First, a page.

National Pig Association - The voice of the British pig industry

Pig World logo

Home > News > More wild boar test positive for ASF in Brandenburg state
HealthWelfare

More wild boar test positive for ASF in Brandenburg state

15th Sep 2020 / By Alistair Driver

Five more wild boar in the German state of Brandenburg have tested positive for African swine fever (ASF). 

wild boar 5The development, while unwelcome, is not unexpected, particularly given the fact that the carcase of the original wild boar that tested positive in the area last week was decaying and had probably been there for a fortnight before it was discovered in a harvested field. 

Brandenburg state health minister Ursula Nonnemacher told a committee of the state’s parliament that the five news cases were found in dead wild boar close to the site of the first case, just 6km from the Polidsh border. 

Initial tests were positive and tests are underway to confirm the additional cases at Germany’s Friedrich-Loeffler scientific institute, she told the meeting, Reuters reports.

On its website, the Brandenburg Government said measures to combat ASF were ‘consistently implemented in the state of Brandenburg’.

“After all farmers and hunters have been informed of the situation and the core zone with a radius of at least three kilometers from where the infected wild boar carcass was found was completely fenced off with an electric fence on Saturday, the search for further dead wild boars is being carried out in a targeted manner. Outside of this, the hunting of wild boar is significantly intensified,” it said today.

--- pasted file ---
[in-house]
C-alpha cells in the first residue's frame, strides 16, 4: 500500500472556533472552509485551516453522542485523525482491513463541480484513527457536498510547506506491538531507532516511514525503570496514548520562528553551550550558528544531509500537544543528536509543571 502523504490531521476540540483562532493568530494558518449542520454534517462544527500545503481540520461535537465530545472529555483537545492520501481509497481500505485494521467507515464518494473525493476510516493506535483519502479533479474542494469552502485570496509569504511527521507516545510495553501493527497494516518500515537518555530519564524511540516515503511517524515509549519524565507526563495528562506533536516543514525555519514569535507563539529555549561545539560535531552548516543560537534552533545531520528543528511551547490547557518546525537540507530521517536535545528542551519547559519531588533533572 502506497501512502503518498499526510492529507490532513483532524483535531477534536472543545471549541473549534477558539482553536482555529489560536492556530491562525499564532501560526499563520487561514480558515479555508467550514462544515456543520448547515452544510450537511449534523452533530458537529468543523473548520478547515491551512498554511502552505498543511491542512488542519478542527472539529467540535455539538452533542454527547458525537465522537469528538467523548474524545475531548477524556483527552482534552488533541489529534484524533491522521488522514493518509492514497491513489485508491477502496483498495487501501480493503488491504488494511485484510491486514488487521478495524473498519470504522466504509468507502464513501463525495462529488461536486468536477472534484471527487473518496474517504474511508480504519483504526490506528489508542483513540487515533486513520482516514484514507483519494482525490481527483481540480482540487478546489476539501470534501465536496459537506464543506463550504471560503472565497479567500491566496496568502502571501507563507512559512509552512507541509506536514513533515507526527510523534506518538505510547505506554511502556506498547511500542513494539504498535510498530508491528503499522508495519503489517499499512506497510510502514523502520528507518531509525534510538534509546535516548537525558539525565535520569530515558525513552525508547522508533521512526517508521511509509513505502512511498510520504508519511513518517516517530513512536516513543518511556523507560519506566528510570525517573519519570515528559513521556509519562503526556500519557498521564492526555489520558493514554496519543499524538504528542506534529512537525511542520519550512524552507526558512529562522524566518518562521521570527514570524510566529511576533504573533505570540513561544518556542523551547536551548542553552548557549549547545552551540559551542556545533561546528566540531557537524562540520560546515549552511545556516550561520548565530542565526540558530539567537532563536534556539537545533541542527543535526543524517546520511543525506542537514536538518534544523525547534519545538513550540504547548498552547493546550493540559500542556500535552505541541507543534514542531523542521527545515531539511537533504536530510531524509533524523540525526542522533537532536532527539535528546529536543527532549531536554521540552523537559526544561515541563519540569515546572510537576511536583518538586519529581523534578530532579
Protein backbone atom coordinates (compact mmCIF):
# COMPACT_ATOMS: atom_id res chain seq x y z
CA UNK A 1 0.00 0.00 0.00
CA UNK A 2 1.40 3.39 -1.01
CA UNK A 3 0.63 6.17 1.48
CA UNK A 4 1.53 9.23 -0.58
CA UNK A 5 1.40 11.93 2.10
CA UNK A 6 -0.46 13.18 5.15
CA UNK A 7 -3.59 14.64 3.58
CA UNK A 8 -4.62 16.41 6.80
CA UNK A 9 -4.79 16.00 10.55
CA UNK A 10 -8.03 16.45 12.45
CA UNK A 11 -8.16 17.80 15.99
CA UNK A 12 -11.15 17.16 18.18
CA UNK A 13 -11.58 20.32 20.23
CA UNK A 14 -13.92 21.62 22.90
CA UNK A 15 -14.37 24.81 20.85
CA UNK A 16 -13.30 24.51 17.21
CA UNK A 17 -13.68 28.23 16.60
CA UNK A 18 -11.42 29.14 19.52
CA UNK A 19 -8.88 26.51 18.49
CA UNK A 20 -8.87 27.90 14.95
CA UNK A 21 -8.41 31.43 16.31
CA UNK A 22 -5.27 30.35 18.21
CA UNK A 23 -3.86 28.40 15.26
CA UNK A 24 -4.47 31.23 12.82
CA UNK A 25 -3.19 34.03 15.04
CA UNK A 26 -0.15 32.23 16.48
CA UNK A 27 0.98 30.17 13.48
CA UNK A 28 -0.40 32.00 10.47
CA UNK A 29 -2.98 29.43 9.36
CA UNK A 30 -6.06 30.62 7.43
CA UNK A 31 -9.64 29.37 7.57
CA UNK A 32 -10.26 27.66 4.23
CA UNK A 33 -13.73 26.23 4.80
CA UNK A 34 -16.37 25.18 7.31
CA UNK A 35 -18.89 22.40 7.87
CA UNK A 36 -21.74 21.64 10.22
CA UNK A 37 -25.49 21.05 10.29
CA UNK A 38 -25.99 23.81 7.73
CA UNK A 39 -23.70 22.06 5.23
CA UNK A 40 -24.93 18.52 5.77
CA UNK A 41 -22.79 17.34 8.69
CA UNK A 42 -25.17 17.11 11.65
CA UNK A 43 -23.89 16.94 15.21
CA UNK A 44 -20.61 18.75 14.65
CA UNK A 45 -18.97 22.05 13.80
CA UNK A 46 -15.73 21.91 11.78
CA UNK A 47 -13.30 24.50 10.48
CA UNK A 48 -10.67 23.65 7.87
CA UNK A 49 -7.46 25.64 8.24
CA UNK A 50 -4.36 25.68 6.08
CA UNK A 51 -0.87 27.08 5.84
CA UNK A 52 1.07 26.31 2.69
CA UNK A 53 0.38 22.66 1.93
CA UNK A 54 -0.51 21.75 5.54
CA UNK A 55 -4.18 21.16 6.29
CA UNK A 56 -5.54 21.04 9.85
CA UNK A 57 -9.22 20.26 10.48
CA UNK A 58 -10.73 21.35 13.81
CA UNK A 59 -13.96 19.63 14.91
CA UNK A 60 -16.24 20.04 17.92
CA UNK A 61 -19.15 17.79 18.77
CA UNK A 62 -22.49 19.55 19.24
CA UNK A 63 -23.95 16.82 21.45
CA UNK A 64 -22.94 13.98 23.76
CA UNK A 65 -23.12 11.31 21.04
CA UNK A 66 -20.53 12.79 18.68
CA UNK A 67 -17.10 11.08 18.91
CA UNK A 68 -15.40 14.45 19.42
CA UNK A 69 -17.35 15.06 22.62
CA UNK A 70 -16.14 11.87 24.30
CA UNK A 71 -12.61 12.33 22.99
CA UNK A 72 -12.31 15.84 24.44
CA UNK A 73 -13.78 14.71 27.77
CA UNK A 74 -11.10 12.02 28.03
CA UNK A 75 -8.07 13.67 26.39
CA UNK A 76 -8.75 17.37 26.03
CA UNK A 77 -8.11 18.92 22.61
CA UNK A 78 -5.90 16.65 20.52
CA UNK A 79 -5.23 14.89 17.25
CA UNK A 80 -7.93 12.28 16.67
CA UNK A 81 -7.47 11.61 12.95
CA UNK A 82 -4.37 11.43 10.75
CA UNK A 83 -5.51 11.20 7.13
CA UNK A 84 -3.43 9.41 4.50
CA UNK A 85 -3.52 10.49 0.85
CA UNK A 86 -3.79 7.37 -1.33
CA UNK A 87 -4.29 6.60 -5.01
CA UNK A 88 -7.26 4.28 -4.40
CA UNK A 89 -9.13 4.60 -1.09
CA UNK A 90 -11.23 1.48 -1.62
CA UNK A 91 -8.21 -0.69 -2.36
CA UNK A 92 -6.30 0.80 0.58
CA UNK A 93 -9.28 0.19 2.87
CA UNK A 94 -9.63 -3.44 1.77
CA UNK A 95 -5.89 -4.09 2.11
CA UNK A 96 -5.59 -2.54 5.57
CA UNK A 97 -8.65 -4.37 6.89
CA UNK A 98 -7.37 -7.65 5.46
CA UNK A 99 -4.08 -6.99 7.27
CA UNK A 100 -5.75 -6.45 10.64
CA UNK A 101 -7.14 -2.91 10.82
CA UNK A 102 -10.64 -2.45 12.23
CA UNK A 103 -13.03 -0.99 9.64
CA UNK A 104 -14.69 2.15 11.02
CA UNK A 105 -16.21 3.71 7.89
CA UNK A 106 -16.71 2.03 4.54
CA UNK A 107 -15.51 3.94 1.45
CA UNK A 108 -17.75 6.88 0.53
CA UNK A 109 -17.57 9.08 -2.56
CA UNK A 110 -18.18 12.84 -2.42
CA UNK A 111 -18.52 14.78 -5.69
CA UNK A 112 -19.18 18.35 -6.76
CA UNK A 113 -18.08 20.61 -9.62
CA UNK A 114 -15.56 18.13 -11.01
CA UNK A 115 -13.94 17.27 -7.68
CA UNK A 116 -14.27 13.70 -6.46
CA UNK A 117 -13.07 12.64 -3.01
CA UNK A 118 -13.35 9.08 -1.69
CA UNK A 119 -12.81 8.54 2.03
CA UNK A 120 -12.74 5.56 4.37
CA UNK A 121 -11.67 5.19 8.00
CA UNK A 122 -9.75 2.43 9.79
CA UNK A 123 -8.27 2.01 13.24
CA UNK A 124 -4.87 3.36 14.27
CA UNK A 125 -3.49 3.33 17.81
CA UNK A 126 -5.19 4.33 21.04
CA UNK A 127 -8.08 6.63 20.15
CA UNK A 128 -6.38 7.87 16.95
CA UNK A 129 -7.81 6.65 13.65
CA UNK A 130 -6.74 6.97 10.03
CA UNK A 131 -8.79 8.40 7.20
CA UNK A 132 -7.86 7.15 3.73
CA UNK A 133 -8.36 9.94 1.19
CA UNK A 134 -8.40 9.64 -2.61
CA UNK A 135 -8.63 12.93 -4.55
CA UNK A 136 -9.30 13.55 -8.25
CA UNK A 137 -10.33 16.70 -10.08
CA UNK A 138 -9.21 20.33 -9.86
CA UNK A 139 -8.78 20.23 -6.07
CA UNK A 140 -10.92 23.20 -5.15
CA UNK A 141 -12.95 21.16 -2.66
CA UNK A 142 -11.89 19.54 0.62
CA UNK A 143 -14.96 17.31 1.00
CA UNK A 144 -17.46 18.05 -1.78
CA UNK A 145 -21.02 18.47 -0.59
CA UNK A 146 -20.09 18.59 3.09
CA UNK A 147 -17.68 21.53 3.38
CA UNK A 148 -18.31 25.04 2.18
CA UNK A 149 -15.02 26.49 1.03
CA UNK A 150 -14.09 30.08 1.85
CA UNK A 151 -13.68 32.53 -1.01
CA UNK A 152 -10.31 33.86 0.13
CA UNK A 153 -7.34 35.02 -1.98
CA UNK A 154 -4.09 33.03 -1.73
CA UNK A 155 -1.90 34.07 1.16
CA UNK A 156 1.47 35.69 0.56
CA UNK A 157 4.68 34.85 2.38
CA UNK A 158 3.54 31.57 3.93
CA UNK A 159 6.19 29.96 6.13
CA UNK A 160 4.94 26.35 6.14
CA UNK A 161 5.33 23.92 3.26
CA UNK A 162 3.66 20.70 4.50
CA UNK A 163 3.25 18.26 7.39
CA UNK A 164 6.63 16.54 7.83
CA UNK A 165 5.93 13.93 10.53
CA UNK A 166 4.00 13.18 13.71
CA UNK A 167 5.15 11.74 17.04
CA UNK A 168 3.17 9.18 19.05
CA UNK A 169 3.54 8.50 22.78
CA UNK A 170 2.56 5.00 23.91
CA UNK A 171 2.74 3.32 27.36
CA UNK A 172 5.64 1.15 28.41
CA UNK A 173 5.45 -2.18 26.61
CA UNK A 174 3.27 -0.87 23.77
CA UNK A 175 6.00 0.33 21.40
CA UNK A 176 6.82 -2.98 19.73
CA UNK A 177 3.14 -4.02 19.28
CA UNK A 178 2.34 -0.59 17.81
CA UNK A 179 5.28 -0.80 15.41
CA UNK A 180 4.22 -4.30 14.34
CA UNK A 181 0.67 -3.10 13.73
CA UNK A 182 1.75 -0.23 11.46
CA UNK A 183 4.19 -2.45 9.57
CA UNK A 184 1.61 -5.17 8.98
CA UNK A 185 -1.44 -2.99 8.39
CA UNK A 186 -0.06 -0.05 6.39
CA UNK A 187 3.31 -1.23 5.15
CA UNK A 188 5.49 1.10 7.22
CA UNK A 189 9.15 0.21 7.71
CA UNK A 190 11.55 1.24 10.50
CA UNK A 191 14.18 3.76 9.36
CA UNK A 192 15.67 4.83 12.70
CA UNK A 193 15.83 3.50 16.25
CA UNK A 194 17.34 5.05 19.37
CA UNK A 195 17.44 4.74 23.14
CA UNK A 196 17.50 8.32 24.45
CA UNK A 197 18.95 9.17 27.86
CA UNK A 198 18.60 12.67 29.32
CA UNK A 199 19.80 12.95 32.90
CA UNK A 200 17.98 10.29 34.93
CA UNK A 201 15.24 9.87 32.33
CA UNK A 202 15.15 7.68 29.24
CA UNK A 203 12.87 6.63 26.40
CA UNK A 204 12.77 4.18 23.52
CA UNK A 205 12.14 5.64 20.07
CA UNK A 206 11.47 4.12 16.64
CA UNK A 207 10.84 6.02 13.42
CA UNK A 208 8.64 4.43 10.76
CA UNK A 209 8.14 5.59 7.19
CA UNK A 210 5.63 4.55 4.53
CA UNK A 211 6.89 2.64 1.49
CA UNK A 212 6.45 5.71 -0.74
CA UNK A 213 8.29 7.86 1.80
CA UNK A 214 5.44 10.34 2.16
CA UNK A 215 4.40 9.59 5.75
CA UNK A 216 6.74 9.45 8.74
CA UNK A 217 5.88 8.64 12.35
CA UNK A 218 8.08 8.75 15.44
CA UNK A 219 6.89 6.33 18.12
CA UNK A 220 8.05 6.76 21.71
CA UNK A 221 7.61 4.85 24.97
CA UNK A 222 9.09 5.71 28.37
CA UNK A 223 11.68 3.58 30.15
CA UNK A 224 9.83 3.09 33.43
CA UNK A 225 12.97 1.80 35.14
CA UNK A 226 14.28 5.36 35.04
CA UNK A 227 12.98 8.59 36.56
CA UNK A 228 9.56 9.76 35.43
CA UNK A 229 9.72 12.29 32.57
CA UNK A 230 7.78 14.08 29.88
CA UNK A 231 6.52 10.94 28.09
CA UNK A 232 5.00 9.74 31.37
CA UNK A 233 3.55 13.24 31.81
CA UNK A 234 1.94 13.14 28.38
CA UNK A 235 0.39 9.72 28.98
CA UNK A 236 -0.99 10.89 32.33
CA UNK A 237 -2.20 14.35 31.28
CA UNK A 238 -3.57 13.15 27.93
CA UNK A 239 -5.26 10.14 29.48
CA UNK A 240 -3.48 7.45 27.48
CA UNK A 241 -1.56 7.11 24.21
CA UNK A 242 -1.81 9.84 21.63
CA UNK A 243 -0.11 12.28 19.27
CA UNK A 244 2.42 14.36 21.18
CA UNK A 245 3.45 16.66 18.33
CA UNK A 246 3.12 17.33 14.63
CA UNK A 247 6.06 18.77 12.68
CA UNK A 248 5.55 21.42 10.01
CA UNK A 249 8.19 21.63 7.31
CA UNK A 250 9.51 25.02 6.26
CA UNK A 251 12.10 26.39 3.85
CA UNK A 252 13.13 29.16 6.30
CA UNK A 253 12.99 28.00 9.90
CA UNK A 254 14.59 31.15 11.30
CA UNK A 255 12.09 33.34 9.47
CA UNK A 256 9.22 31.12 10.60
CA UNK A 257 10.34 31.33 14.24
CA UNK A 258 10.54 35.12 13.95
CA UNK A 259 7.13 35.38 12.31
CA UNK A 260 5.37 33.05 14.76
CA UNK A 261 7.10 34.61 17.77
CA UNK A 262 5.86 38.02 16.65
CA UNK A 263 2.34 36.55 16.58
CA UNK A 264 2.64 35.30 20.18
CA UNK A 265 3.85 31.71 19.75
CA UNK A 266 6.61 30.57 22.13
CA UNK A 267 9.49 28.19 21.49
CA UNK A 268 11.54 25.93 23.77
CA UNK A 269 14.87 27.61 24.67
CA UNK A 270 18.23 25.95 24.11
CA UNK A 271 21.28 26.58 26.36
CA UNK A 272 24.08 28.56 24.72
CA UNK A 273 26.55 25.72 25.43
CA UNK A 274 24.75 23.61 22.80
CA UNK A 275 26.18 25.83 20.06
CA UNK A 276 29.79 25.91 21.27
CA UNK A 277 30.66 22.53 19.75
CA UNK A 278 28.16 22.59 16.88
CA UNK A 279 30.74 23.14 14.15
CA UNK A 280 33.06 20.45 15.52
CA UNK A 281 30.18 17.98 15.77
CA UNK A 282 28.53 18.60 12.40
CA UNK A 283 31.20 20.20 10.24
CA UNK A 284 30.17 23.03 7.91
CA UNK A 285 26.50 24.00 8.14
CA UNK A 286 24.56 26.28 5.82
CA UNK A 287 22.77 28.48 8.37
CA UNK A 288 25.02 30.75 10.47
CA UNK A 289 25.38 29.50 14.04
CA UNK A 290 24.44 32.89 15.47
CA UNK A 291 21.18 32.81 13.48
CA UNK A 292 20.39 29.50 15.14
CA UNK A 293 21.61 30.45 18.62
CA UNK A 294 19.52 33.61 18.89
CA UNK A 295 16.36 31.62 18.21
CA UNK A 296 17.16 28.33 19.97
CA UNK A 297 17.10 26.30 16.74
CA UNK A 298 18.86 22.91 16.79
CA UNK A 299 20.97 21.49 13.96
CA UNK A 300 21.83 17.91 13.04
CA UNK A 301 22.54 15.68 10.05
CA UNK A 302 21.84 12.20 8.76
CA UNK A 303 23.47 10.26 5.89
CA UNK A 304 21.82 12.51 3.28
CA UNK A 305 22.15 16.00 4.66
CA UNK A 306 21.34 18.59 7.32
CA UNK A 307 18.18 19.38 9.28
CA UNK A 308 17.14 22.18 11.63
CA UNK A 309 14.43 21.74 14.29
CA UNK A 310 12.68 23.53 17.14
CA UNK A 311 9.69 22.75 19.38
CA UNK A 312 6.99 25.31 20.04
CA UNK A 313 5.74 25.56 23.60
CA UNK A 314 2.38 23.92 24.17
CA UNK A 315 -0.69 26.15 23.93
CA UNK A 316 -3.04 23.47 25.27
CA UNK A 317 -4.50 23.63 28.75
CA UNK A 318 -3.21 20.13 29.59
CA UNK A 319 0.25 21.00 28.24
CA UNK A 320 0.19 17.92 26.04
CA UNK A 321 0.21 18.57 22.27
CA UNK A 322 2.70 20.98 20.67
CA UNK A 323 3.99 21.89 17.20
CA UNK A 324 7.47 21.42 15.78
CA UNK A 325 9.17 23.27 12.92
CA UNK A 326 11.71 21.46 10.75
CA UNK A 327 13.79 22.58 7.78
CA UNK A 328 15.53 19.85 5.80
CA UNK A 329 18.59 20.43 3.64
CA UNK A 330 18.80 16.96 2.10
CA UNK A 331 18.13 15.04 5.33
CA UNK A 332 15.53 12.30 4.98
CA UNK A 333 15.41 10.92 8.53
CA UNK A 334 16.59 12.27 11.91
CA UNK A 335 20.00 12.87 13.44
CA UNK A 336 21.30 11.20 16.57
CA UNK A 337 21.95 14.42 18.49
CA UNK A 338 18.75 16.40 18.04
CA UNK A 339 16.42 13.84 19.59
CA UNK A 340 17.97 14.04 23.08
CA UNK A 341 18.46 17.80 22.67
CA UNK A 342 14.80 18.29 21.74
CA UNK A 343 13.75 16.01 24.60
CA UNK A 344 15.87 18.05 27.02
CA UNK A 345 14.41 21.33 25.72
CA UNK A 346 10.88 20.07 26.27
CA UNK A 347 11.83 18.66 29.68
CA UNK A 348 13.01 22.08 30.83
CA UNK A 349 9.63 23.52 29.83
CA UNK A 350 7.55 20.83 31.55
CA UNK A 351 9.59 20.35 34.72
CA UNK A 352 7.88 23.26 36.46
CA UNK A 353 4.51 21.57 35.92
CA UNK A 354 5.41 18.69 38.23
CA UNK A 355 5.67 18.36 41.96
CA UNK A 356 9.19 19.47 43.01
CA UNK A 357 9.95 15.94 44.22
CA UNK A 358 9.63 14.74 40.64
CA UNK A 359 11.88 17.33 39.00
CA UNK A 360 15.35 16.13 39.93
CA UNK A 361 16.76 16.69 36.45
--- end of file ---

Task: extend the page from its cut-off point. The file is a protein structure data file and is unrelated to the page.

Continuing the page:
Measures in place

Restriction zones have been put in place around the infected area, including a core zone encompassing a radius of about 3 kilometres around the infected site, secured with an electric fence and with entry and harvest bans.

A second zone, the ‘endangered area’ has been set up with a 15km radius, with a further 30km buffer zone around it.

Specific measures in the endangered area to reduce further spread include:

  • A hunting ban for all animal species in order to prevent unnecessarily startling potentially infected wild boar
  • An intensive game search by trained staff and with the participation of local hunters
  • Rescue and safe disposal of all wild boar carcases under hygienic conditions, with collection points for fallen game and accident game set up on site
  • A review of pig farms with regard to compliance with biosecurity measures
  • Examination of provisional usage restrictions for agricultural and forestry areas (harvest ban for maize fields)
  • Prohibition of events with pigs
  • Identification of hunters who are also pig farmers
  • Information and training for hunters
  • Establishment of a core zone in the endangered area and its demarcation.

Campaigns